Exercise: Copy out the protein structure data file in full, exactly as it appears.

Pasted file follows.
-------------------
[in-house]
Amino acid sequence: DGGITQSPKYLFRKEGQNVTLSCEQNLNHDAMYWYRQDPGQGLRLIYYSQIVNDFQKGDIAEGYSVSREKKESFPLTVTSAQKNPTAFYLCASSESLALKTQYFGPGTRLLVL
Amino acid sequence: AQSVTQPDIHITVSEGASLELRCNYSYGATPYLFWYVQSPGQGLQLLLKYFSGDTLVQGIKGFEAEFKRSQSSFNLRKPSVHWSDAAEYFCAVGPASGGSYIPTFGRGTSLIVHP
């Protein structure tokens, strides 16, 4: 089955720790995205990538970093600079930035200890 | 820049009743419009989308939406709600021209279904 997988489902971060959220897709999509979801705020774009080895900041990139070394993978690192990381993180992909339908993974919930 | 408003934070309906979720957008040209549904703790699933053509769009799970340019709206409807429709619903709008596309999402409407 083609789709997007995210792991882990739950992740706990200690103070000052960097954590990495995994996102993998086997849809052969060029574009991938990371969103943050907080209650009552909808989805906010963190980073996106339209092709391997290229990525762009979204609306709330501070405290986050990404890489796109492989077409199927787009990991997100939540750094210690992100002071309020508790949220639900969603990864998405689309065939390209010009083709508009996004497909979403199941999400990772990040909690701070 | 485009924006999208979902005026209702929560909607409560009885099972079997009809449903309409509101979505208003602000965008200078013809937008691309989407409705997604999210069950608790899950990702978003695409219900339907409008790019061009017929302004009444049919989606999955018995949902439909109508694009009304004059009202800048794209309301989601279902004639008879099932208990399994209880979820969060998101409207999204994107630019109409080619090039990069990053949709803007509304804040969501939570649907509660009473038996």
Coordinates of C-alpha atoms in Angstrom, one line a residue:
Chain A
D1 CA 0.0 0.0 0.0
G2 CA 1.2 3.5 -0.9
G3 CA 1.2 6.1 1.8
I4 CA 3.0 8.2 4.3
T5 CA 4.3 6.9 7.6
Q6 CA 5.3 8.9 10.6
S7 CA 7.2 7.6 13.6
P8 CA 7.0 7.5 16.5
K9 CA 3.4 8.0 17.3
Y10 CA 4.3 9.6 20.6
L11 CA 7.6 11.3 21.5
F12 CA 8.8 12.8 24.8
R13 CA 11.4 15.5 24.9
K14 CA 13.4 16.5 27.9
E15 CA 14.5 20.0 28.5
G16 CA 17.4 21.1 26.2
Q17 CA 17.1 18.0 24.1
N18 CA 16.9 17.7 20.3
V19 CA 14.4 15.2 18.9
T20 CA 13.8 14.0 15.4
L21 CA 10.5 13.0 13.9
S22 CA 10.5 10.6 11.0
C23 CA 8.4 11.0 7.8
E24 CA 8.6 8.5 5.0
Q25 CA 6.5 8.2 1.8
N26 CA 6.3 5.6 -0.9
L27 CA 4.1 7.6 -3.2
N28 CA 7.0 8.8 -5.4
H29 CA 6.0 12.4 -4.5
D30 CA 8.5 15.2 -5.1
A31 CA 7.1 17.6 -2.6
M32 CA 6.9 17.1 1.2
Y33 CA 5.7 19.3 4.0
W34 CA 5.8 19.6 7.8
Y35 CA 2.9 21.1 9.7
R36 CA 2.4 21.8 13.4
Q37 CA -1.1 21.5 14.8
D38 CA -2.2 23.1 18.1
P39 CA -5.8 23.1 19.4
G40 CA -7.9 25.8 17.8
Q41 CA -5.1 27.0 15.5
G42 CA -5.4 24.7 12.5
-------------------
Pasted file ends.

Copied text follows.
[in-house]
Amino acid sequence: DGGITQSPKYLFRKEGQNVTLSCEQNLNHDAMYWYRQDPGQGLRLIYYSQIVNDFQKGDIAEGYSVSREKKESFPLTVTSAQKNPTAFYLCASSESLALKTQYFGPGTRLLVL
Amino acid sequence: AQSVTQPDIHITVSEGASLELRCNYSYGATPYLFWYVQSPGQGLQLLLKYFSGDTLVQGIKGFEAEFKRSQSSFNLRKPSVHWSDAAEYFCAVGPASGGSYIPTFGRGTSLIVHP
């Protein structure tokens, strides 16, 4: 089955720790995205990538970093600079930035200890 | 820049009743419009989308939406709600021209279904 997988489902971060959220897709999509979801705020774009080895900041990139070394993978690192990381993180992909339908993974919930 | 408003934070309906979720957008040209549904703790699933053509769009799970340019709206409807429709619903709008596309999402409407 083609789709997007995210792991882990739950992740706990200690103070000052960097954590990495995994996102993998086997849809052969060029574009991938990371969103943050907080209650009552909808989805906010963190980073996106339209092709391997290229990525762009979204609306709330501070405290986050990404890489796109492989077409199927787009990991997100939540750094210690992100002071309020508790949220639900969603990864998405689309065939390209010009083709508009996004497909979403199941999400990772990040909690701070 | 485009924006999208979902005026209702929560909607409560009885099972079997009809449903309409509101979505208003602000965008200078013809937008691309989407409705997604999210069950608790899950990702978003695409219900339907409008790019061009017929302004009444049919989606999955018995949902439909109508694009009304004059009202800048794209309301989601279902004639008879099932208990399994209880979820969060998101409207999204994107630019109409080619090039990069990053949709803007509304804040969501939570649907509660009473038996």
Coordinates of C-alpha atoms in Angstrom, one line a residue:
Chain A
D1 CA 0.0 0.0 0.0
G2 CA 1.2 3.5 -0.9
G3 CA 1.2 6.1 1.8
I4 CA 3.0 8.2 4.3
T5 CA 4.3 6.9 7.6
Q6 CA 5.3 8.9 10.6
S7 CA 7.2 7.6 13.6
P8 CA 7.0 7.5 16.5
K9 CA 3.4 8.0 17.3
Y10 CA 4.3 9.6 20.6
L11 CA 7.6 11.3 21.5
F12 CA 8.8 12.8 24.8
R13 CA 11.4 15.5 24.9
K14 CA 13.4 16.5 27.9
E15 CA 14.5 20.0 28.5
G16 CA 17.4 21.1 26.2
Q17 CA 17.1 18.0 24.1
N18 CA 16.9 17.7 20.3
V19 CA 14.4 15.2 18.9
T20 CA 13.8 14.0 15.4
L21 CA 10.5 13.0 13.9
S22 CA 10.5 10.6 11.0
C23 CA 8.4 11.0 7.8
E24 CA 8.6 8.5 5.0
Q25 CA 6.5 8.2 1.8
N26 CA 6.3 5.6 -0.9
L27 CA 4.1 7.6 -3.2
N28 CA 7.0 8.8 -5.4
H29 CA 6.0 12.4 -4.5
D30 CA 8.5 15.2 -5.1
A31 CA 7.1 17.6 -2.6
M32 CA 6.9 17.1 1.2
Y33 CA 5.7 19.3 4.0
W34 CA 5.8 19.6 7.8
Y35 CA 2.9 21.1 9.7
R36 CA 2.4 21.8 13.4
Q37 CA -1.1 21.5 14.8
D38 CA -2.2 23.1 18.1
P39 CA -5.8 23.1 19.4
G40 CA -7.9 25.8 17.8
Q41 CA -5.1 27.0 15.5
G42 CA -5.4 24.7 12.5